Shell to Sea protester ends 10-day hunger strike


SHELL TO Sea campaigner Maura Harrington ended a 10-day hunger strike yesterday with a statement rejecting any alternative location for the Corrib gas refinery.

"Any attempt to extricate Shell and the Government from the nexus that is the Corrib gas project is doomed to failure," Ms Harrington said, in her first public criticism of Erris community groups seeking compromise.

The groups, Pobal Chill Chomáin and Pobal Le Chéile, involve former Shell to Sea supporters living in the Kilcommon parish area of Erris, including members of the Rossport Five. They have proposed an alternative location at Glinsk which would avoid installation of a high- pressure onshore pipeline.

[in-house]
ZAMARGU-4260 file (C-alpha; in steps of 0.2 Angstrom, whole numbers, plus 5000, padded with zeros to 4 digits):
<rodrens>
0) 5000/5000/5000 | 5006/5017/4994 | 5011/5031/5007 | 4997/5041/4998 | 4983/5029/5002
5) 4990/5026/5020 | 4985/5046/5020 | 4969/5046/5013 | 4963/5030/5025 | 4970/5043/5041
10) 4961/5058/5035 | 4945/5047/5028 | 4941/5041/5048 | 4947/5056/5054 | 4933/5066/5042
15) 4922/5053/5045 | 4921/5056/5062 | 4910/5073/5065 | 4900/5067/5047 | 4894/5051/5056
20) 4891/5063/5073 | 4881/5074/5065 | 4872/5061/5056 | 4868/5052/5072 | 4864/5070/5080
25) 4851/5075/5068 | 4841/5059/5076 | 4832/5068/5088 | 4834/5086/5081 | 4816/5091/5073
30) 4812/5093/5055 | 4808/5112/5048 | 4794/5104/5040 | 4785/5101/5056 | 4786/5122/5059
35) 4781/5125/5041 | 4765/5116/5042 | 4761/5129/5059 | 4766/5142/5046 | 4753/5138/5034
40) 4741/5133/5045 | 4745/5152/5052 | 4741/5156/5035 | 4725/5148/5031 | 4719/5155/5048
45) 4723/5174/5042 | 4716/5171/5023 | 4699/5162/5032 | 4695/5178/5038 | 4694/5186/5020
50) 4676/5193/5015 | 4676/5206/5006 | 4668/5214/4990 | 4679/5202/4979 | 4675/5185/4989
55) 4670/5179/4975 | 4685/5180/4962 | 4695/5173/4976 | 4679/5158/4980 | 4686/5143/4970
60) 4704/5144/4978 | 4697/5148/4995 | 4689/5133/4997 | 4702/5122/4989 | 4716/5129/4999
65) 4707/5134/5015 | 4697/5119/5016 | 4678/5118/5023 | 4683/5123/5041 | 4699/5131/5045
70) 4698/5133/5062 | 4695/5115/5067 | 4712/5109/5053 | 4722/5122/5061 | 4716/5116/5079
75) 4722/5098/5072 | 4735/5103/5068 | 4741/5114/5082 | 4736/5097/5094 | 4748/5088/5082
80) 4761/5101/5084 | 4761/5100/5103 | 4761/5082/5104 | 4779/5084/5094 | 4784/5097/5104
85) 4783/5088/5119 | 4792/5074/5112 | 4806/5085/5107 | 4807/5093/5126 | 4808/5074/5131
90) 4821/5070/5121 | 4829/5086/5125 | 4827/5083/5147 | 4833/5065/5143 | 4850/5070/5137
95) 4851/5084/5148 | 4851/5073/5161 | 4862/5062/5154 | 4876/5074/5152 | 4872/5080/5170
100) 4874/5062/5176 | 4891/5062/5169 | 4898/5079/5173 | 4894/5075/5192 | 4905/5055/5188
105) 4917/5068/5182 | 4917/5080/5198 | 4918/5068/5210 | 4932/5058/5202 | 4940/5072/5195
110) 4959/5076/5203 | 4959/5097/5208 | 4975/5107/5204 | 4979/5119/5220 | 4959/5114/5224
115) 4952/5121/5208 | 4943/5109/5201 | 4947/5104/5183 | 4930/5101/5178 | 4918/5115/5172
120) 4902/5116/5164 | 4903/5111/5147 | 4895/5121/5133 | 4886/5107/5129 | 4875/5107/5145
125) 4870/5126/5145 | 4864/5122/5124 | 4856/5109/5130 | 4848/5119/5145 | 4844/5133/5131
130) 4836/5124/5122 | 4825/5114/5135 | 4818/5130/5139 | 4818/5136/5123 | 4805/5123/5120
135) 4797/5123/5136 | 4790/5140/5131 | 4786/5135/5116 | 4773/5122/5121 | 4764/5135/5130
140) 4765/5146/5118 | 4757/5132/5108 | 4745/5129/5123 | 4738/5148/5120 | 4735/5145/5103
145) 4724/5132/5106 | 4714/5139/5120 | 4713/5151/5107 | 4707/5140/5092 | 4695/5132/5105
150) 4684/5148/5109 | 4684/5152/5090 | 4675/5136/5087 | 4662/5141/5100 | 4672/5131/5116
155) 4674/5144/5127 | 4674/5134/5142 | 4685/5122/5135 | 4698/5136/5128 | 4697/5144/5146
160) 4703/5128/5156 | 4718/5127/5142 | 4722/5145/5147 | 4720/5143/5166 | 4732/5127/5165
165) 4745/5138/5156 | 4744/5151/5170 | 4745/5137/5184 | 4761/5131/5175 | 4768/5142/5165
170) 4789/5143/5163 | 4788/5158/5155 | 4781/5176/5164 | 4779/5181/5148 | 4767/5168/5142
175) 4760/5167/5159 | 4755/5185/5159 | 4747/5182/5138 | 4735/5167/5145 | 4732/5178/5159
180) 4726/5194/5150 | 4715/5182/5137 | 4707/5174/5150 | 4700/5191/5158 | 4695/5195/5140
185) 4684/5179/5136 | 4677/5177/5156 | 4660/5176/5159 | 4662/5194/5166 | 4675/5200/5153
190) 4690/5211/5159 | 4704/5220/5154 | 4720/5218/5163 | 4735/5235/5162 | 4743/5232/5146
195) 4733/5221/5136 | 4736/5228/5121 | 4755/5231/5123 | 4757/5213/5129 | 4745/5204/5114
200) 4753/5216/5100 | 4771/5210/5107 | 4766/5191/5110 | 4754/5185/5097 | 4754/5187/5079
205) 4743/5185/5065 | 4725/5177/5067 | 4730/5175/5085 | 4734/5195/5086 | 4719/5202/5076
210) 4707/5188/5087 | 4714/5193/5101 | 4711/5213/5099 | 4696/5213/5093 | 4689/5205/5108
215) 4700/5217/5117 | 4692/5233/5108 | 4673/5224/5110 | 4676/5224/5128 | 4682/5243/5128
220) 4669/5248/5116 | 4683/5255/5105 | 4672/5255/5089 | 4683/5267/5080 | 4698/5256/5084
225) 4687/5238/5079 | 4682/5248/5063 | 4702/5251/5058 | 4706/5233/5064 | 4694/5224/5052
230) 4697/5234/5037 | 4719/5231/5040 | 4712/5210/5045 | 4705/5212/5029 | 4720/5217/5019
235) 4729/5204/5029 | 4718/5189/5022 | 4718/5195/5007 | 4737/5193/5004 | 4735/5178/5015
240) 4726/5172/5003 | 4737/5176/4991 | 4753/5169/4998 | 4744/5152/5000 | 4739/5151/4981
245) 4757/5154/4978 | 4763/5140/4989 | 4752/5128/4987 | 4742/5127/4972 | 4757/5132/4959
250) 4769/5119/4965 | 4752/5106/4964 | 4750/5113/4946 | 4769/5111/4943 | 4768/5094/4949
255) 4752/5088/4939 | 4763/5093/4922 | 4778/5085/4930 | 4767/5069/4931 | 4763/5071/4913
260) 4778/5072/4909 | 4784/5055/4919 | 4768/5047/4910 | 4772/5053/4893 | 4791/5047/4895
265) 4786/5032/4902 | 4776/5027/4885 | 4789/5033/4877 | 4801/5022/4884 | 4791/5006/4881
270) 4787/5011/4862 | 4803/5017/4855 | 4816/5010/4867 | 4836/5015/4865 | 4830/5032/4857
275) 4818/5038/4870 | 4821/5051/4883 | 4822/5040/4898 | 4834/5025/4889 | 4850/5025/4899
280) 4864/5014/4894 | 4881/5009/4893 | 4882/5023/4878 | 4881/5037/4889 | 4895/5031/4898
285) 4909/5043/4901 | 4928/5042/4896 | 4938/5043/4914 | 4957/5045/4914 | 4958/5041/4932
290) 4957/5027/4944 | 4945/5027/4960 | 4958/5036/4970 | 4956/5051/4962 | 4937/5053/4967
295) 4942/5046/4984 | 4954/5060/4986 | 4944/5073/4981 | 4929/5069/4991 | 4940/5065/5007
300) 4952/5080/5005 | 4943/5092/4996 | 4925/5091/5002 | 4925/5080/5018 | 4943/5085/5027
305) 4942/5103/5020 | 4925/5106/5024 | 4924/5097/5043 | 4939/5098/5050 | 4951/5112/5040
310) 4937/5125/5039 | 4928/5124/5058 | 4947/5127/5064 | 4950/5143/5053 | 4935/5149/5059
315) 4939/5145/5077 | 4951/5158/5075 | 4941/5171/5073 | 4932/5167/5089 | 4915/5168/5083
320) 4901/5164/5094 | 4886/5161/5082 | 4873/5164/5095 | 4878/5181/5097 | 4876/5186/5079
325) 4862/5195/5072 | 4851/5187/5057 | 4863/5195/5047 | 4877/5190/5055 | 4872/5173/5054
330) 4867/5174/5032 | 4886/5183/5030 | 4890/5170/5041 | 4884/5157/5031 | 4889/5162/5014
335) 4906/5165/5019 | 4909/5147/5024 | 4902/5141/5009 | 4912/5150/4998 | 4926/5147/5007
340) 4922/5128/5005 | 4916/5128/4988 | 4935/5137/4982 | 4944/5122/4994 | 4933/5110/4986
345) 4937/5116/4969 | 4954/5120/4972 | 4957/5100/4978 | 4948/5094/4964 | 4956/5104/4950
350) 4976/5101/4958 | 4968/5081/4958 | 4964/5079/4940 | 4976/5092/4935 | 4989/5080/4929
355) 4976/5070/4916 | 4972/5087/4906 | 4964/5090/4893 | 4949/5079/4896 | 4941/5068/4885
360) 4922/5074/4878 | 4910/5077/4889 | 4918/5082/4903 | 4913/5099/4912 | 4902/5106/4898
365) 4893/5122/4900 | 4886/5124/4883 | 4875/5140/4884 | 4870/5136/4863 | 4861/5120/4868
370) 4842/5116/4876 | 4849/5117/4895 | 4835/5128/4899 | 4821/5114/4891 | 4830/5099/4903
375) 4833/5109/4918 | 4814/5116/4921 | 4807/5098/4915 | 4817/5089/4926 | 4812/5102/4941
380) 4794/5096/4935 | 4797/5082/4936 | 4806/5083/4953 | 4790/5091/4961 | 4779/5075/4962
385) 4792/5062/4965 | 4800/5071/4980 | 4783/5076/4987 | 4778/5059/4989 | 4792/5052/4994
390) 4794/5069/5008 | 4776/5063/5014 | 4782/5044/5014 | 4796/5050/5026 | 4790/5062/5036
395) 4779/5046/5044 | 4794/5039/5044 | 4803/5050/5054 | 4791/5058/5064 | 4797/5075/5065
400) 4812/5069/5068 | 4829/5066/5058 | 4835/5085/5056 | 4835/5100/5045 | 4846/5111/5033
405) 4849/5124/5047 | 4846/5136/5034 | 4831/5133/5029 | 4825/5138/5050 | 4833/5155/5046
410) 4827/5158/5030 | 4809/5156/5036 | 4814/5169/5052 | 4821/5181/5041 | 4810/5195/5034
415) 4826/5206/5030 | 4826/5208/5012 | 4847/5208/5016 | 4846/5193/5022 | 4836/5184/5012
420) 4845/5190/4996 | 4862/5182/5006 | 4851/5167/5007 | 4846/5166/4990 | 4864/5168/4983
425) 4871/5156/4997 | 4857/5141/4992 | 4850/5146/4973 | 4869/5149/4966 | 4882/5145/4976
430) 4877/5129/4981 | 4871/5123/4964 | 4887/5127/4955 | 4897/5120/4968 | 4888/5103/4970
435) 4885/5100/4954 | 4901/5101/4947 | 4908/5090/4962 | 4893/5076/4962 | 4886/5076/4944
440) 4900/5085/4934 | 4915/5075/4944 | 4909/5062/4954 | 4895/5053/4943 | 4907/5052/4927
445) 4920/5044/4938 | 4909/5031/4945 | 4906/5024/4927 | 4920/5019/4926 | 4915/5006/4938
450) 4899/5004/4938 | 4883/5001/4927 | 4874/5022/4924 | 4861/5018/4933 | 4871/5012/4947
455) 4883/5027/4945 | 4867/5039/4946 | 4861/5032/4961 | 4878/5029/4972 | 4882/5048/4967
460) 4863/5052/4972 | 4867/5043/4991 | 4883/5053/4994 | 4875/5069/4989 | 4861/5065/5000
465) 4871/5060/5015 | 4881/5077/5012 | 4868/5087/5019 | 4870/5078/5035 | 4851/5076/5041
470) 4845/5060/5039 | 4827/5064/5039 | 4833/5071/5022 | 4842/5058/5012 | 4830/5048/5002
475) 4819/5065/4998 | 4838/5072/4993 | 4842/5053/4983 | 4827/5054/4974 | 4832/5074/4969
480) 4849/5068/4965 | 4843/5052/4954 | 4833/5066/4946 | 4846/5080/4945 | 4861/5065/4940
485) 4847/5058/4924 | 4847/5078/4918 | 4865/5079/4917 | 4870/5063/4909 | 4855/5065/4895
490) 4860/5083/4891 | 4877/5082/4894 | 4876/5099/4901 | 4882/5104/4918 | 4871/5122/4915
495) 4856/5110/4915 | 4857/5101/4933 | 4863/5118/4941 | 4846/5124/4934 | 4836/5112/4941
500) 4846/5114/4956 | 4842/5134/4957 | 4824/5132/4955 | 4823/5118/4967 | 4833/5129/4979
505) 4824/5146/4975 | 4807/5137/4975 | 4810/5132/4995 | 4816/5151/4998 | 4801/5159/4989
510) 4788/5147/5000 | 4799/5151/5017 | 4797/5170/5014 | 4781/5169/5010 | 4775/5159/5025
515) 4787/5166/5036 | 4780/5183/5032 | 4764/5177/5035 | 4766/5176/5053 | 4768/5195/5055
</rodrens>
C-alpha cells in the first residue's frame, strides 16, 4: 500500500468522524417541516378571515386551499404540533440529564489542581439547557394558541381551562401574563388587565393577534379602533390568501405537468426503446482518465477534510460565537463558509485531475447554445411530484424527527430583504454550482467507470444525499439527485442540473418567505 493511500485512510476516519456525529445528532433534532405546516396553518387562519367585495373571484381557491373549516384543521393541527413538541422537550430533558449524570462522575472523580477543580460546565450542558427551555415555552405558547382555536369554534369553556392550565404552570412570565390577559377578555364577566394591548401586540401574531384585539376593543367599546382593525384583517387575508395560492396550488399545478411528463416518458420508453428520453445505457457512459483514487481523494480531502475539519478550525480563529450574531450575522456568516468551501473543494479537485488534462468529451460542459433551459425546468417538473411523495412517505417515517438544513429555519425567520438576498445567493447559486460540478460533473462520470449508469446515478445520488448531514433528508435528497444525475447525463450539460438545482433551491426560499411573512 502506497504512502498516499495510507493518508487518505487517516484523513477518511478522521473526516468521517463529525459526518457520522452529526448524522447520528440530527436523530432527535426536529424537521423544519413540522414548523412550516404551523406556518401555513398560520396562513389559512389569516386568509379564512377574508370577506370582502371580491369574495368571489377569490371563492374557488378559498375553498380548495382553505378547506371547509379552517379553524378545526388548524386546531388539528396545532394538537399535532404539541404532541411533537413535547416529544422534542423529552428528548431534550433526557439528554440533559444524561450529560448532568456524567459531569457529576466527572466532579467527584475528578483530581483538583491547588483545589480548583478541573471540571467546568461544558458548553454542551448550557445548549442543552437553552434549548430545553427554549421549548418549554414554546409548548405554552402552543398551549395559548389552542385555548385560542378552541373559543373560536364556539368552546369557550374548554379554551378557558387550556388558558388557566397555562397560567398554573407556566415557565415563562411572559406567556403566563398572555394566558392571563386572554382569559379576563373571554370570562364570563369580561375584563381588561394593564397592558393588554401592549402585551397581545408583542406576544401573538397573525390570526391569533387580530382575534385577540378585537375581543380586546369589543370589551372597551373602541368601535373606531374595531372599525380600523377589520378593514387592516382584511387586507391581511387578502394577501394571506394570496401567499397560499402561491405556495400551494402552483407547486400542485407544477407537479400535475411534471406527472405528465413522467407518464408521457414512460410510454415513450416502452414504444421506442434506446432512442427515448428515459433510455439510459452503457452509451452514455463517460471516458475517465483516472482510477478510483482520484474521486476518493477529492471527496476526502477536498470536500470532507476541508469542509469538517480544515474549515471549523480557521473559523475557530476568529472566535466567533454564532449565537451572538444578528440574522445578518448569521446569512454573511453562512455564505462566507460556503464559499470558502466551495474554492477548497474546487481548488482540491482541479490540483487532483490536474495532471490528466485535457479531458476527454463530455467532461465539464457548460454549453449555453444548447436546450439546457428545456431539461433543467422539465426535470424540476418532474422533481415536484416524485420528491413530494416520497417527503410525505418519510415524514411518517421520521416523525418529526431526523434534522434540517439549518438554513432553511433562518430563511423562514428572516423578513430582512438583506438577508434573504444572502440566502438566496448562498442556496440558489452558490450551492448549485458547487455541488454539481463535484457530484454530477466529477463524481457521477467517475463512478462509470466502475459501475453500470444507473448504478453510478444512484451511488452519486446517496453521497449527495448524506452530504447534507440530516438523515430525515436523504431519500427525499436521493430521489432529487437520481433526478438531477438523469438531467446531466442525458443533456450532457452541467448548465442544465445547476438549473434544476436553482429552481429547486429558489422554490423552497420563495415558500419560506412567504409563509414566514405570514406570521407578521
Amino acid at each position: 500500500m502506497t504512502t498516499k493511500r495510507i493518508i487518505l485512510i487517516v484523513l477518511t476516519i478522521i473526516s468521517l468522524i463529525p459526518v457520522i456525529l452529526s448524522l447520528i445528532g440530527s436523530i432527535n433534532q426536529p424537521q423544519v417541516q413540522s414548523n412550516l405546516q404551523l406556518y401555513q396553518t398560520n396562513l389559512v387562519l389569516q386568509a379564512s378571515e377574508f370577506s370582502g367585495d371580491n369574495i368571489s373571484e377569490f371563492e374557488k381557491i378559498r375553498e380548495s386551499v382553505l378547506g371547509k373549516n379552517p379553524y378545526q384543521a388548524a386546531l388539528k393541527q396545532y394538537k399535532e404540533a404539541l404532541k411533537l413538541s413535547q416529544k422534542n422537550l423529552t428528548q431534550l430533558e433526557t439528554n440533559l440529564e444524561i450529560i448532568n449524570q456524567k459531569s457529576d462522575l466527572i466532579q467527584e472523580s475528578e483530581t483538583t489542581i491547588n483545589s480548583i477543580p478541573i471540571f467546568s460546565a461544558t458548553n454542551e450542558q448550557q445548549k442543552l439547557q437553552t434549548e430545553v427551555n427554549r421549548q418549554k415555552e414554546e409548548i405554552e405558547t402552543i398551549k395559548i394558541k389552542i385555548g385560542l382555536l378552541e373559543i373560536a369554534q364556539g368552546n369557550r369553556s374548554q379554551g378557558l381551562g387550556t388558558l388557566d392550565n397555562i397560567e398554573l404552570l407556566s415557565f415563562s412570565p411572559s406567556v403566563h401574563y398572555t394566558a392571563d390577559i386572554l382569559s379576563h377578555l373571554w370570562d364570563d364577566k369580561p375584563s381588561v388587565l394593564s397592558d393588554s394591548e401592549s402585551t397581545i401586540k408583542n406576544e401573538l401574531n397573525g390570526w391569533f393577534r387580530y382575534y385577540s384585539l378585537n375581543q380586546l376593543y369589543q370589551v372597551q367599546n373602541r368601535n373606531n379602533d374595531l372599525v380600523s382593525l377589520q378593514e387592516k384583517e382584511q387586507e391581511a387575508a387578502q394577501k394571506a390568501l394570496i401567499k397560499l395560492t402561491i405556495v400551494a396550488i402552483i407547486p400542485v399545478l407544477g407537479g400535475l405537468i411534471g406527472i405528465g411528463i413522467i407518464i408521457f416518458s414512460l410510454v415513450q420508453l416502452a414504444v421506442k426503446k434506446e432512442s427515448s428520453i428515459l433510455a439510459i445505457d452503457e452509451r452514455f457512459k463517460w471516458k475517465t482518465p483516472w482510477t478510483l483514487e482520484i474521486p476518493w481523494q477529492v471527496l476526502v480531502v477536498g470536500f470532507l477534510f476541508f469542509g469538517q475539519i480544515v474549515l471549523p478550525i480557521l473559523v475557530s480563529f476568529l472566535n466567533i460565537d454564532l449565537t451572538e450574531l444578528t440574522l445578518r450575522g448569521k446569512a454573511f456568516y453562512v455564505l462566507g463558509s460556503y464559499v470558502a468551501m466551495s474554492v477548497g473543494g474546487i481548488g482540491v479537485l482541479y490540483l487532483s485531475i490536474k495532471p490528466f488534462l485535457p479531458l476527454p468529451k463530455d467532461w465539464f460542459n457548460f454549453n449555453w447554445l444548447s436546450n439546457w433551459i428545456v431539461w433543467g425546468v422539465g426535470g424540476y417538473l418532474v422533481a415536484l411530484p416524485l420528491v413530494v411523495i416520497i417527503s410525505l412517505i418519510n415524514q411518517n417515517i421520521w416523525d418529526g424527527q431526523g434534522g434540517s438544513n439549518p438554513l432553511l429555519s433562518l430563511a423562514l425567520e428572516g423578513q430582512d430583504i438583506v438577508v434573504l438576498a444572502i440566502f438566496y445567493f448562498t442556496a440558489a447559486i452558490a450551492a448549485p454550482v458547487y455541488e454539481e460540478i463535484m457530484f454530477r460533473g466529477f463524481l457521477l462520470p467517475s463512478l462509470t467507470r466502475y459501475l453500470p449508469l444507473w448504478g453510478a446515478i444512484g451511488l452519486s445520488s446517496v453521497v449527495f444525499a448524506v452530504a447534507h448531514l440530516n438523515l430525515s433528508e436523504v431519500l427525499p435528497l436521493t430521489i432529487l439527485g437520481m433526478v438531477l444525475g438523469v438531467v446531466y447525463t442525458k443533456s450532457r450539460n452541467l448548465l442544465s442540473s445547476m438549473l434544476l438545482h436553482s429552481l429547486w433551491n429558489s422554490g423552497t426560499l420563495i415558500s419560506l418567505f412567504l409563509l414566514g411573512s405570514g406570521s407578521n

Ms Harrington, who retired as school principal a week ago on her 55th birthday, called off her action some 24 hours after Shell EP Ireland confirmed the pipelaying ship, Solitaire, was being sent to Britain for "assessment". The ship had been anchored off Killybegs, Co Donegal, for the past week, following suspension on September 10th of a planned offshore pipelaying programme in Broadhaven Bay.

The company, which faces legal issues relating to fishing rights in the bay, said the ship had sustained damage shortly after arrival in the bay. Ms Harrington initiated her fast in protest at the ship's presence, and said she would not stop until it left Irish territorial waters. In a statement, Ms Harrington said "any alternative location for the Corrib gas infrastructure will not build new schools, new hospitals or contribute to the National Pension Fund . . . Until we the people benefit from what is rightfully ours, any attempt to extricate Shell and the Government from the mess that is Corrib remains doomed to failure."

Shell had no comment to make on Ms Harrington's action.